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Fret ye not. The spelling test should yield 7-8 easy marks and punctuation a good 10-15. At this point you are over half way. The grammar is straightforward if your spoken English is good. This leaves the comprehension which might not be of the implied, decicive etc type. Chin up. You don't know till you know. If you are losing sleep over this test, teaching might not be for you because the skills tests were a doddle compared to the training.

Good luck!
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Perfuddled
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(Original post by ByEeek)
Fret ye not. The spelling test should yield 7-8 easy marks and punctuation a good 10-15. At this point you are over half way. The grammar is straightforward if your spoken English is good. This leaves the comprehension which might not be of the implied, decicive etc type. Chin up. You don't know till you know. If you are losing sleep over this test, teaching might not be for you because the skills tests were a doddle compared to the training.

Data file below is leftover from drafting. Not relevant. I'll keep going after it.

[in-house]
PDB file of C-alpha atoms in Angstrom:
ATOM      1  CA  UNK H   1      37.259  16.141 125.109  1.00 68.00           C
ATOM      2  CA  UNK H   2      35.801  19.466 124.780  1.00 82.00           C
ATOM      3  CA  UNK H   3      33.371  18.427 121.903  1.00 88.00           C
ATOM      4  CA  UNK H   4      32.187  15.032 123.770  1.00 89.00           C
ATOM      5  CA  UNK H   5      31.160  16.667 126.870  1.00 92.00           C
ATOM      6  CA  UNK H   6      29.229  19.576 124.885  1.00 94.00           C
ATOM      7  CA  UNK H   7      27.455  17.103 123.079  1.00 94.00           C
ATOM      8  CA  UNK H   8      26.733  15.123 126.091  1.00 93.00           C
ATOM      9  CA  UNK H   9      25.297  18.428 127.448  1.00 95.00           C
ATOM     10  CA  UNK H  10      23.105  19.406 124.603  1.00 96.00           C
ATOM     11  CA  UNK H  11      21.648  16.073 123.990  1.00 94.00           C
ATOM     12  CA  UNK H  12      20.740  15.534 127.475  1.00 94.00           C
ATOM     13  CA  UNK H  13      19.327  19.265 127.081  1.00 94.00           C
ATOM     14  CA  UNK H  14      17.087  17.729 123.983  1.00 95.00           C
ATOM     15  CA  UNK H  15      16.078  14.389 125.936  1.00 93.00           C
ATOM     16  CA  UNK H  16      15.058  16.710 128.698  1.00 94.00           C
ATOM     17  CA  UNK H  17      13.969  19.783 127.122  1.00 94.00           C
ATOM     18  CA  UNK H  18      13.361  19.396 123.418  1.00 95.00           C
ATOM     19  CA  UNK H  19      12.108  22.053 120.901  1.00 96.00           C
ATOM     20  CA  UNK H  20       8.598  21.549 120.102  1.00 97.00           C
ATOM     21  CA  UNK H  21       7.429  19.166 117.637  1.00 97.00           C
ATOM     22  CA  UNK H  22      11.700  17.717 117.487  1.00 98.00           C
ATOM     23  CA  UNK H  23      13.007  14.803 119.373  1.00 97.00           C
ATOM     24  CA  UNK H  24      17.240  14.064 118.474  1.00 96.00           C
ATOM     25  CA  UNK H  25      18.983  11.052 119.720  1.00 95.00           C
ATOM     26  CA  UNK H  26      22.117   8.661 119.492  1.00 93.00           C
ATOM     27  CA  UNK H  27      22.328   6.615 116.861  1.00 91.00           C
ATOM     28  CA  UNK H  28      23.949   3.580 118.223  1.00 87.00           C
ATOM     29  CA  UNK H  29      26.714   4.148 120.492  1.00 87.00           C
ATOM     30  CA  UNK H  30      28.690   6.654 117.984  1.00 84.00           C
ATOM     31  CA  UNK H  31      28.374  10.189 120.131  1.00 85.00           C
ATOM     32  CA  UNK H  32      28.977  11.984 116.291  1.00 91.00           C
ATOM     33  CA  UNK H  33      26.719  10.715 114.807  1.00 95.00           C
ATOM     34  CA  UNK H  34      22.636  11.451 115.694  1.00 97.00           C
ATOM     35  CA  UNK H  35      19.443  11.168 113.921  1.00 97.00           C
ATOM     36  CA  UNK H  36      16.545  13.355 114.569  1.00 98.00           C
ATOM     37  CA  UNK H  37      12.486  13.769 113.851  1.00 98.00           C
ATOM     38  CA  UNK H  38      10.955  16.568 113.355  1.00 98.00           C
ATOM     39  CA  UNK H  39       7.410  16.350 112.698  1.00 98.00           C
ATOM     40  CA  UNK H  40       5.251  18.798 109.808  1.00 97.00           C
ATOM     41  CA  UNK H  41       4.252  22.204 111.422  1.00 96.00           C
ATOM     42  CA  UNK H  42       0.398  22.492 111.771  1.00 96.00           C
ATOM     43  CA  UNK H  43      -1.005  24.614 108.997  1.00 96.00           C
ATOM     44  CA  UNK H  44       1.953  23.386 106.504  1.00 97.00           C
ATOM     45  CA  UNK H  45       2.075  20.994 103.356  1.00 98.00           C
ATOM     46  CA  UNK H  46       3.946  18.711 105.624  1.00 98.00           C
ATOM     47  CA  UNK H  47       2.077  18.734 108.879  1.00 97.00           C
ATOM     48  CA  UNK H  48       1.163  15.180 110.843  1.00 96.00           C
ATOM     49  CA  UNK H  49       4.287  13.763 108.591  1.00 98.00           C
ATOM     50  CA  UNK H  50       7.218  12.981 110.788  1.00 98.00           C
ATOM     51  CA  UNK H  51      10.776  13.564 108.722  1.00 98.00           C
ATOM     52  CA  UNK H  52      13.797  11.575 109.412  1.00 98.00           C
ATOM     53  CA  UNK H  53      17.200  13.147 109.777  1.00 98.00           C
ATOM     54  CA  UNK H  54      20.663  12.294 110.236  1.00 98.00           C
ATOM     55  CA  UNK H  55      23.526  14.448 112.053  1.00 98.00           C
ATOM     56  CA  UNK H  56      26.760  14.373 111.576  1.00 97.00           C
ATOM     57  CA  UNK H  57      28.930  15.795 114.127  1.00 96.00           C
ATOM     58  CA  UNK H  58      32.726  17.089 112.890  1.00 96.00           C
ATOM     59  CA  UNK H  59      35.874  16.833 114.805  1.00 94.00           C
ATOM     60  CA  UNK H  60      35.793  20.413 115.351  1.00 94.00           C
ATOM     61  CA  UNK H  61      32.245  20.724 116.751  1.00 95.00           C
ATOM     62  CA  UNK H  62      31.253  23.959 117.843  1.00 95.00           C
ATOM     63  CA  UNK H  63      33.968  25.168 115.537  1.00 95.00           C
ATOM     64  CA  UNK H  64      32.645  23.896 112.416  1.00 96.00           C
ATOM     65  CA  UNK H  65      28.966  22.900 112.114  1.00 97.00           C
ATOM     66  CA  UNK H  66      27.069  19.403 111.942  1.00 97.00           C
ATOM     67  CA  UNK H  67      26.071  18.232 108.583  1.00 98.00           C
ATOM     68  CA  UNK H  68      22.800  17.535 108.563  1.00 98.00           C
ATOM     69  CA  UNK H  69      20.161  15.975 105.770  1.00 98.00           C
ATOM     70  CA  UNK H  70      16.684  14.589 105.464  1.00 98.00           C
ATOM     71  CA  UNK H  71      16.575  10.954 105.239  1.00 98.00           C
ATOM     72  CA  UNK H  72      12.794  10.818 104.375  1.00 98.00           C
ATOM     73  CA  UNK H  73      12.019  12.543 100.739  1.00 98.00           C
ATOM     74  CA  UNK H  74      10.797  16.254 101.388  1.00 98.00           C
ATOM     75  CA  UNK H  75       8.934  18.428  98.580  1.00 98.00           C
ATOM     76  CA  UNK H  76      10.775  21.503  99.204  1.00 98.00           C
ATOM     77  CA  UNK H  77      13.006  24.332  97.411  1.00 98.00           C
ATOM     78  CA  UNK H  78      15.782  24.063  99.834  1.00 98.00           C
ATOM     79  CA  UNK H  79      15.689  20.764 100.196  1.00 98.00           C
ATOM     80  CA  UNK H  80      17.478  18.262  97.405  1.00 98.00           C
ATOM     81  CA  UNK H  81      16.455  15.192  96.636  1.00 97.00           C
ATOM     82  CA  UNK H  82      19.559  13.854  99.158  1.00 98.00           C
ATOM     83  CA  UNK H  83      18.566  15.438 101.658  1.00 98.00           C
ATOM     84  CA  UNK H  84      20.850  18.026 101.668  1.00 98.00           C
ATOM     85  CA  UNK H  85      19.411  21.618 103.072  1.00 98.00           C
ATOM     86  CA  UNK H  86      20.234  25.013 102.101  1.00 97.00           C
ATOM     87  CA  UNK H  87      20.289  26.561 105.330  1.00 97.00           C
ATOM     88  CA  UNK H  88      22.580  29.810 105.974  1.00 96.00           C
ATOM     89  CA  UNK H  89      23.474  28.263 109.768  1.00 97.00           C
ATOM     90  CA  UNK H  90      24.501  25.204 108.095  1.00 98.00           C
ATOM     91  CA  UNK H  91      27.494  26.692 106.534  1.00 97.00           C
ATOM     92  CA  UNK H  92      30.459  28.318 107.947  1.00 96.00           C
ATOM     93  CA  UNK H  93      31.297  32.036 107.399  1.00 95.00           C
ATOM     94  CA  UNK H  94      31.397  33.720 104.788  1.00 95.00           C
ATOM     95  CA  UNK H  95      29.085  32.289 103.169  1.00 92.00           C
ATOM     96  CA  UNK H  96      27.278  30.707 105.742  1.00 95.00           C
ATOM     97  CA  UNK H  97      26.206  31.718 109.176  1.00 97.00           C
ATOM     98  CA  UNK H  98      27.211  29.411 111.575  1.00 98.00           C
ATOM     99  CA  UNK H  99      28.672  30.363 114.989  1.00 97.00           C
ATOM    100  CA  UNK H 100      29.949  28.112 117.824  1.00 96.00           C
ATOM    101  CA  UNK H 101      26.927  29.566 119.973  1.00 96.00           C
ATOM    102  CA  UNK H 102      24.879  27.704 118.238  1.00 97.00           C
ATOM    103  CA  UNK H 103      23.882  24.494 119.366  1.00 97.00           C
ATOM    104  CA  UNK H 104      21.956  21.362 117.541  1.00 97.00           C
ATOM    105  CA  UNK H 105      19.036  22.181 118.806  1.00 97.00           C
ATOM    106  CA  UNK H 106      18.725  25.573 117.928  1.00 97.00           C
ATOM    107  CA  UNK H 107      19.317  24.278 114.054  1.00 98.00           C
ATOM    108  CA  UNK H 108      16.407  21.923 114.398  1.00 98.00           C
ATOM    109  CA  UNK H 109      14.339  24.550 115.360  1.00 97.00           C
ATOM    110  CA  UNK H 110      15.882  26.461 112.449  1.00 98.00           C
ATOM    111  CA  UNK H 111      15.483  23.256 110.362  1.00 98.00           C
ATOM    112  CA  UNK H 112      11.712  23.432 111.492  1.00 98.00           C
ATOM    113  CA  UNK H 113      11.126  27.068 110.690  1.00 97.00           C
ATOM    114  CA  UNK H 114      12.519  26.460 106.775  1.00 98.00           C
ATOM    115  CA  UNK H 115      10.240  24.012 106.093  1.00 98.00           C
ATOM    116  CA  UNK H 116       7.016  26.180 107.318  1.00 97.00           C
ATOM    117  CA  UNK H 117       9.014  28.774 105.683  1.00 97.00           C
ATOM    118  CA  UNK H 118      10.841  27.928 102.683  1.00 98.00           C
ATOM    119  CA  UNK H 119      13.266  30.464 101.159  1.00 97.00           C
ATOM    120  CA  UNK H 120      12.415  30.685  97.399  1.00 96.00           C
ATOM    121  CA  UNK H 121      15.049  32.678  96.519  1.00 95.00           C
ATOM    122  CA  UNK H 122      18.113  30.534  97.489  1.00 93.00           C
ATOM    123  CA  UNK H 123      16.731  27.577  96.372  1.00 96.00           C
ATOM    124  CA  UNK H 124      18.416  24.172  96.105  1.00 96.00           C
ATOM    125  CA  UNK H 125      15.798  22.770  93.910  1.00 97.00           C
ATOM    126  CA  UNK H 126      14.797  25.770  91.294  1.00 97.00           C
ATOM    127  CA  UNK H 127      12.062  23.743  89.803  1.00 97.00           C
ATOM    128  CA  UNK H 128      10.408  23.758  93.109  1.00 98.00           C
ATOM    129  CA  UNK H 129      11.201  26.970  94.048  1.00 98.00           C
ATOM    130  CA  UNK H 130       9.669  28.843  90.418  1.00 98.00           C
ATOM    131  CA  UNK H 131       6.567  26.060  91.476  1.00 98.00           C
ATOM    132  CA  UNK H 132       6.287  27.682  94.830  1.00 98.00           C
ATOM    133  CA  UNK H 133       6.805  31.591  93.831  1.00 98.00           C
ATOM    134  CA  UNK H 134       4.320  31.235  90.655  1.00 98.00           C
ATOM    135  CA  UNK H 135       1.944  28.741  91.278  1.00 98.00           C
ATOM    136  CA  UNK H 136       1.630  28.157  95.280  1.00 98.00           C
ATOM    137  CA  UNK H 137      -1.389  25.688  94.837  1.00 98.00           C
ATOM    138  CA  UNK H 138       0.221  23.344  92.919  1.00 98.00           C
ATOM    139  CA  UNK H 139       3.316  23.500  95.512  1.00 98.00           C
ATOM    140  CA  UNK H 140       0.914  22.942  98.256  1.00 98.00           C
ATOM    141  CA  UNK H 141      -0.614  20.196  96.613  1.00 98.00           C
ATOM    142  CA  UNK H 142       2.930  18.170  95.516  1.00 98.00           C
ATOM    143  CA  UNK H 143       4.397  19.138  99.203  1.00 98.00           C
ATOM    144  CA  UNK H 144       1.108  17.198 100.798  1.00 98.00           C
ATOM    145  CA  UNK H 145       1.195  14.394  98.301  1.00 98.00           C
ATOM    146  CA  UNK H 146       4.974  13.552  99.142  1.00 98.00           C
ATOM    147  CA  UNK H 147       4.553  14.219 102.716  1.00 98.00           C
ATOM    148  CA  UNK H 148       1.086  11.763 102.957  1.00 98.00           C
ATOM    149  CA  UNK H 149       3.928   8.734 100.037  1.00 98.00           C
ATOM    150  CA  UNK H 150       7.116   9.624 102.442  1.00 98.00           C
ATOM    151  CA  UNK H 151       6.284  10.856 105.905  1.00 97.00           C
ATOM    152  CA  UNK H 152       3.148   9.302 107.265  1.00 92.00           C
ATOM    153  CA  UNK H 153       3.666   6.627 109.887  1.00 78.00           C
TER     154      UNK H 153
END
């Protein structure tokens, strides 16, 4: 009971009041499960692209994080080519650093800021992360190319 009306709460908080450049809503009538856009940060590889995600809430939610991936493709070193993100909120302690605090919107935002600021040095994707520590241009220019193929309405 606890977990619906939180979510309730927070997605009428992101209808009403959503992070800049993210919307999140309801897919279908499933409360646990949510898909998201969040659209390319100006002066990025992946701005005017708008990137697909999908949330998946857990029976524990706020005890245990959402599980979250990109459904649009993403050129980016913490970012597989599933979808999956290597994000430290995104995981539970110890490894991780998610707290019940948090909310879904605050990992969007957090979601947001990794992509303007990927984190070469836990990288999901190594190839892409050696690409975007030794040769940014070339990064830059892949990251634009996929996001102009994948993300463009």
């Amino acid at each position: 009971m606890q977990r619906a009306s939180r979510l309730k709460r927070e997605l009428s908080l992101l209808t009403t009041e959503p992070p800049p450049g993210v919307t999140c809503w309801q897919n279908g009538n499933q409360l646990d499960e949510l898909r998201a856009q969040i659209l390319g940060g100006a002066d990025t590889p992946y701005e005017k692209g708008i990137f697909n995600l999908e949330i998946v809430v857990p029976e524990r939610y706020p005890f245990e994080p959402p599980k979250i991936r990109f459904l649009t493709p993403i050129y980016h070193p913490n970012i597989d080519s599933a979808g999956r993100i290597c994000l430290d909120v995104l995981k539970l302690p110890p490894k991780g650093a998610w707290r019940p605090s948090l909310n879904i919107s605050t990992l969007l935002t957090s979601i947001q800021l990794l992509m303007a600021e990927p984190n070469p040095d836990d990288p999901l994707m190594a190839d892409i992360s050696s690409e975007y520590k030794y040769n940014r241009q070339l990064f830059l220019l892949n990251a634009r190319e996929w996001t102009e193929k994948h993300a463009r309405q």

Good luck!
Thank you. And you make a good point at the end! I'm not losing sleep exactly; I just like to have a real grasp of things, and this comprehension lark bugs me. I wouldn't like knowing that I had scored terribly on a certain section, even if my performance in the others was sufficient. Plus, compounding my anxiety no doubt is the fact that I'm not actually certain yet that I'll be accepted onto the PGCE course - I'm applying through clearing.
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What i did was read through the whole text and make short bullet points on each paragraph explaining the main issues raised. Putting the text in your own words forces you to understand it and also you know where to look to find the answers.
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Perfuddled
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(Original post by Perfuddled)